Odin and the other Norse deities were also pretty pissed off by inhospitality, and that has about as much relevance to the story at hand.
    The story (and Ezekiel’s commentary, which both Jesus and Paul treated as accurate) were written in the Old Testament before Judaism (and subsequently Christianity) had any interaction with Greece. So it’s more coincidence–or perhaps everyone thought inhospitality was a big deal. Considering getting stranded often meant death in those times i can see where they were coming from.
    More to the point, as i meant to mention last time but didn’t, homosexuality is the one “sin” most of these Christians (or “so-called Christians”, if you prefer) like decrying because it’s the one sin they feel (or assume) they are completely unlikely to ever personally get in trouble with.
    Martin helpfully mentioned the ten commandments here. They’re the big ten, especially in Christianity (i’ll get into that in a moment) and so they’re the ones most likely to matter. Perhaps some commandment against homosexuality can be found there?
    1. “I am the Lord your God who brought you out of the land of Egypt…”
    2. “You shall have no other gods besides Me…Do not make a sculpted image or any likeness of what is in the heavens above…”
    3. “You shalt not swear falsely by the name of the Lord…”
    4. “Remember the Sabbath day and keep it holy”
    5. “Honor your father and your mother…”
    6. “You shall not murder”
    7. “You shall not commit adultery”
    8. “You shall not steal”
    9. “You shall not bear false witness against your neighbor”
    10. “You shall not covet your neighbor’s house…”
    See any “You shall not have wild buttsex even between consenting adults” in there? I didn’t either.
    Okay, so coming back from the thread i hinted at above: there’s a reason Christians don’t care about the “Old Law”–that is, the three hundred some laws enshrined in the Talmud which are so important in Judaism. That is: the “Old Law” was replaced by the new covenant with Jesus; Jesus’s death on the cross erased our (human) sins and freed us from the law, which could not save but only condemn. Go look it up–Paul deals with it explicitly a couple times.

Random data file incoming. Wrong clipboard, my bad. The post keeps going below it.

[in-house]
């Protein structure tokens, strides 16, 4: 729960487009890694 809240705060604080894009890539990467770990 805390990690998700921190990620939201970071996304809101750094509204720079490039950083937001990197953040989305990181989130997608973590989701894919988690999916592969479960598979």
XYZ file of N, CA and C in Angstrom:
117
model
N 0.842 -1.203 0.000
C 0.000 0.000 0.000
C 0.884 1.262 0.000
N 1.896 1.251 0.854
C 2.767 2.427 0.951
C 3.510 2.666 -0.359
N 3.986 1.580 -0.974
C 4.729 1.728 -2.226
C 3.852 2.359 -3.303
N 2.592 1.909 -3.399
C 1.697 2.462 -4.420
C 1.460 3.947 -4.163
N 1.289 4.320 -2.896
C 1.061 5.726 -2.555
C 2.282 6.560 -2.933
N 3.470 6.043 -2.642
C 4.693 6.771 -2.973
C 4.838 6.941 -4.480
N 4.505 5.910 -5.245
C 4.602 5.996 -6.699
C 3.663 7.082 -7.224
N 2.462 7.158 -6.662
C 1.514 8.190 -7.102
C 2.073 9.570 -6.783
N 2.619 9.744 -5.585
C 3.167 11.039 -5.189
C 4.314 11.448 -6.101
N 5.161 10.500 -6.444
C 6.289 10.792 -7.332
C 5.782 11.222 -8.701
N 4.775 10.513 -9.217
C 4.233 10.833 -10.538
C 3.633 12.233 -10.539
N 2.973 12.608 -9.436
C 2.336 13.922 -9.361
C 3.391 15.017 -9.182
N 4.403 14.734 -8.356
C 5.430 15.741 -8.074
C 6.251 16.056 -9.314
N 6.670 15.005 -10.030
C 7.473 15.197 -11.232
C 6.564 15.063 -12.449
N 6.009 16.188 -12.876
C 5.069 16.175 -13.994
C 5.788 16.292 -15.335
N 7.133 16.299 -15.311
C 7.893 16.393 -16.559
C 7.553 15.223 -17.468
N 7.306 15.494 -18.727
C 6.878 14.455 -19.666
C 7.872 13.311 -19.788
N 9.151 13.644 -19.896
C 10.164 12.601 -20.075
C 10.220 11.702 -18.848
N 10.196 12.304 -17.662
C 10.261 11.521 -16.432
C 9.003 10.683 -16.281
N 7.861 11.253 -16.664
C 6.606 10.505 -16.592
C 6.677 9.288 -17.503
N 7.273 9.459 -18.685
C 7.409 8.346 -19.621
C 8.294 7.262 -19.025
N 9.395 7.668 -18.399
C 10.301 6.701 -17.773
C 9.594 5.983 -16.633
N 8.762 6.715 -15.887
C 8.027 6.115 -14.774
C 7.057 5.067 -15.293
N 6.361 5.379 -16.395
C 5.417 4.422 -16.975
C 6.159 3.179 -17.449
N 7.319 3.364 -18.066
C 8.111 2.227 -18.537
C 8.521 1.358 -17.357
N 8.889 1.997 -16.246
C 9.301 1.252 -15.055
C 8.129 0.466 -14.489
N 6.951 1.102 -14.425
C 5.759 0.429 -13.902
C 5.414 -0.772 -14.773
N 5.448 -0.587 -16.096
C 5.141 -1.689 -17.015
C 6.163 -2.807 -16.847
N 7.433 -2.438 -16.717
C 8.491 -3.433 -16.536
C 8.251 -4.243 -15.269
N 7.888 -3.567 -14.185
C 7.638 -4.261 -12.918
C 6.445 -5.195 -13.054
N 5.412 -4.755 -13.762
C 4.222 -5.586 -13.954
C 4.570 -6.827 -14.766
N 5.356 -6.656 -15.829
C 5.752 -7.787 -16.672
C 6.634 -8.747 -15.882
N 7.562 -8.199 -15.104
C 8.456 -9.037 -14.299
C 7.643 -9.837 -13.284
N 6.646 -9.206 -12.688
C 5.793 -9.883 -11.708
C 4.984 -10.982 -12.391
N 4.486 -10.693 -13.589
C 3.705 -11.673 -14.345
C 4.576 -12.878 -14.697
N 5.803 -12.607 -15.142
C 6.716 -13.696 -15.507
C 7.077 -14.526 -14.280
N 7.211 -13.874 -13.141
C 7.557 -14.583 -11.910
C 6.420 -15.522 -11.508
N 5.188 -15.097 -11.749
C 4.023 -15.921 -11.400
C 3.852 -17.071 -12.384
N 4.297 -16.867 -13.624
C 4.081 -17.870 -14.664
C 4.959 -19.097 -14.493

So even beyond that, there’re a couple (as i remember it) lines about how if you follow any of the law in order to be righteous or justified with God then you’re bound by the entirety of the law. I know that’s not precisely accurate, but who are you who would tie heavy burdens and put them on the shoulders of others? That one, by the way, can be found in Matthew 23. I feel it’s particularly important.
    This is all without getting into the translational difficulties of Leviticus and friends (hint: it’s “temple prostitute”).
    And please, bring on the New Testament issues. Those are even easier to flatten than Leviticus.
    And if you want a standard by which to live your life–one to fill the void that would apparently wreak death and destruction if “denouncing the homos” were taken away–i would suggest this: Love God, Love each other.
    That was Jesus’s formulation when he summed up the entirety of the Law in one sentence.

  • Martin

    I don’t have time for a complete answer at the moment. But I did want to address one thing Mr. Shapeshifter stated. (We are more in agreement than you might think, BTW).
    Christ did not come to release us from the law, but from the penalty of failing to live up to it. (For this discussion, let’s define law as the big 10, because we can’t even live up to them)
    The chasm between God’s righteousness and our unrighteousness was not “crossable” until Christ’s sacrifice.
    Just because we are forgiven and don’t need to worry about eternal damnation (if we accept the gift) doesn’t give us a free pass to do whatever we want. If we love God, we’ll follow the two greatest commandments as you’ve astutely pointed out.
    If we do that, it’s pretty safe to assume we’ll be keeping to the other 10 as well.
    A final thought: If you get to pick and choose what you want from the Bible, does this not set you above the Bible as the arbiter of what is right and wrong? I guess what I’m asking is, if you and I each choose to accept some of the Bible as truth, and my “some” is different than your “some”, then isn’t it pretty much worthless?
    If we ignore all the incovenient bits in favor of only those pieces we’re comfortable with, it doesn’t seem to me as though it means much.

  • cjmr

    Of course Jesus meant love ‘agape’, not love ‘eros’ when he said that.

  • Ray

    Let me get this straight. Martin is saying that we can’t pick and choose what you want from the bible, because that would mean setting yourself up as the arbiter of right and wrong. Okay. He’s also saying that homosexuality is wrong, because Leviticus 18 and 20 say so. Fine.
    So what about “You shall not let your livestock breed with another kind. You shall not sow your field with mixed seed. Nor shall a garment of mixed linen and wool come upon you.”
    “You shall not shave around the sides of your head, nor shall you disfigure the edges of your beard. 28 You shall not make any cuttings in your flesh for the dead, nor tattoo any marks on you”
    “If a man lies with his daughter-in-law, both of them shall surely be put to death.”
    “If a man lies with a woman during her sickness and uncovers her nakedness, he has exposed her flow, and she has uncovered the flow of her blood. Both of them shall be cut off from their people.”